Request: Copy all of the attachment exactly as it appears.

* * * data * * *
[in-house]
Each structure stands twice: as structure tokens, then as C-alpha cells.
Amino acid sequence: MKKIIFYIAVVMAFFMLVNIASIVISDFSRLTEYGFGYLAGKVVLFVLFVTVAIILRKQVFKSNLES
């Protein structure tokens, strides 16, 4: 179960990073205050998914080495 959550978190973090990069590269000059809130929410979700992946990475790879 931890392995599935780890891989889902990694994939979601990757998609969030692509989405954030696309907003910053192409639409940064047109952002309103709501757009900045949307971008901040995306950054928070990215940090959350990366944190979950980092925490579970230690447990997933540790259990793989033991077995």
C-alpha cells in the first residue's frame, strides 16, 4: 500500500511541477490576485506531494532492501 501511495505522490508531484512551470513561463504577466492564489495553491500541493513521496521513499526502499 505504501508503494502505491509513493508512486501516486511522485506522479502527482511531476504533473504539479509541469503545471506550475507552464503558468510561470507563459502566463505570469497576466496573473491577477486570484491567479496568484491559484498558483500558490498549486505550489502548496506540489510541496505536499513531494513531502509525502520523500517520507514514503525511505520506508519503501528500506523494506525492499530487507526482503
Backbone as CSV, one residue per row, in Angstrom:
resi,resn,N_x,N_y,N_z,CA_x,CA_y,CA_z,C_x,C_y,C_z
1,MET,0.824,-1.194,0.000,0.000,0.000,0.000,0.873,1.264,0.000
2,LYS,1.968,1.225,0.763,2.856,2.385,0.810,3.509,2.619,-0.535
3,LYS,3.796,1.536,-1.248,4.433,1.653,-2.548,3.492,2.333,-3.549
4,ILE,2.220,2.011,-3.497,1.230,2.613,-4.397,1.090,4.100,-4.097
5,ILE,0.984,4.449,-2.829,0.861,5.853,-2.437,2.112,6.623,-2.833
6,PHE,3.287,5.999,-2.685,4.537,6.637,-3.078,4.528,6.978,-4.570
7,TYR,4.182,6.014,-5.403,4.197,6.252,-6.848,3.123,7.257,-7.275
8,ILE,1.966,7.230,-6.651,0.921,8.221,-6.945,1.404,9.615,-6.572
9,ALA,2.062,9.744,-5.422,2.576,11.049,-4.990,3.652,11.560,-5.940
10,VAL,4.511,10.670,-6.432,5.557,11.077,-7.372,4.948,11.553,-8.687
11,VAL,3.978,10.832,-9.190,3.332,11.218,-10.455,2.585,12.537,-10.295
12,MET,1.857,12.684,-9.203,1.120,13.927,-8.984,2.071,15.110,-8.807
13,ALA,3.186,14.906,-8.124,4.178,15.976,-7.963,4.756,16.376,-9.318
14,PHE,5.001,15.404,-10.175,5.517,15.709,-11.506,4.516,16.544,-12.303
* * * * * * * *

[in-house]
Each structure stands twice: as structure tokens, then as C-alpha cells.
Amino acid sequence: MKKIIFYIAVVMAFFMLVNIASIVISDFSRLTEYGFGYLAGKVVLFVLFVTVAIILRKQVFKSNLES
């Protein structure tokens, strides 16, 4: 179960990073205050998914080495 959550978190973090990069590269000059809130929410979700992946990475790879 931890392995599935780890891989889902990694994939979601990757998609969030692509989405954030696309907003910053192409639409940064047109952002309103709501757009900045949307971008901040995306950054928070990215940090959350990366944190979950980092925490579970230690447990997933540790259990793989033991077995």
C-alpha cells in the first residue's frame, strides 16, 4: 500500500511541477490576485506531494532492501 501511495505522490508531484512551470513561463504577466492564489495553491500541493513521496521513499526502499 505504501508503494502505491509513493508512486501516486511522485506522479502527482511531476504533473504539479509541469503545471506550475507552464503558468510561470507563459502566463505570469497576466496573473491577477486570484491567479496568484491559484498558483500558490498549486505550489502548496506540489510541496505536499513531494513531502509525502520523500517520507514514503525511505520506508519503501528500506523494506525492499530487507526482503
Backbone as CSV, one residue per row, in Angstrom:
resi,resn,N_x,N_y,N_z,CA_x,CA_y,CA_z,C_x,C_y,C_z
1,MET,0.824,-1.194,0.000,0.000,0.000,0.000,0.873,1.264,0.000
2,LYS,1.968,1.225,0.763,2.856,2.385,0.810,3.509,2.619,-0.535
3,LYS,3.796,1.536,-1.248,4.433,1.653,-2.548,3.492,2.333,-3.549
4,ILE,2.220,2.011,-3.497,1.230,2.613,-4.397,1.090,4.100,-4.097
5,ILE,0.984,4.449,-2.829,0.861,5.853,-2.437,2.112,6.623,-2.833
6,PHE,3.287,5.999,-2.685,4.537,6.637,-3.078,4.528,6.978,-4.570
7,TYR,4.182,6.014,-5.403,4.197,6.252,-6.848,3.123,7.257,-7.275
8,ILE,1.966,7.230,-6.651,0.921,8.221,-6.945,1.404,9.615,-6.572
9,ALA,2.062,9.744,-5.422,2.576,11.049,-4.990,3.652,11.560,-5.940
10,VAL,4.511,10.670,-6.432,5.557,11.077,-7.372,4.948,11.553,-8.687
11,VAL,3.978,10.832,-9.190,3.332,11.218,-10.455,2.585,12.537,-10.295
12,MET,1.857,12.684,-9.203,1.120,13.927,-8.984,2.071,15.110,-8.807
13,ALA,3.186,14.906,-8.124,4.178,15.976,-7.963,4.756,16.376,-9.318
14,PHE,5.001,15.404,-10.175,5.517,15.709,-11.506,4.516,16.544,-12.303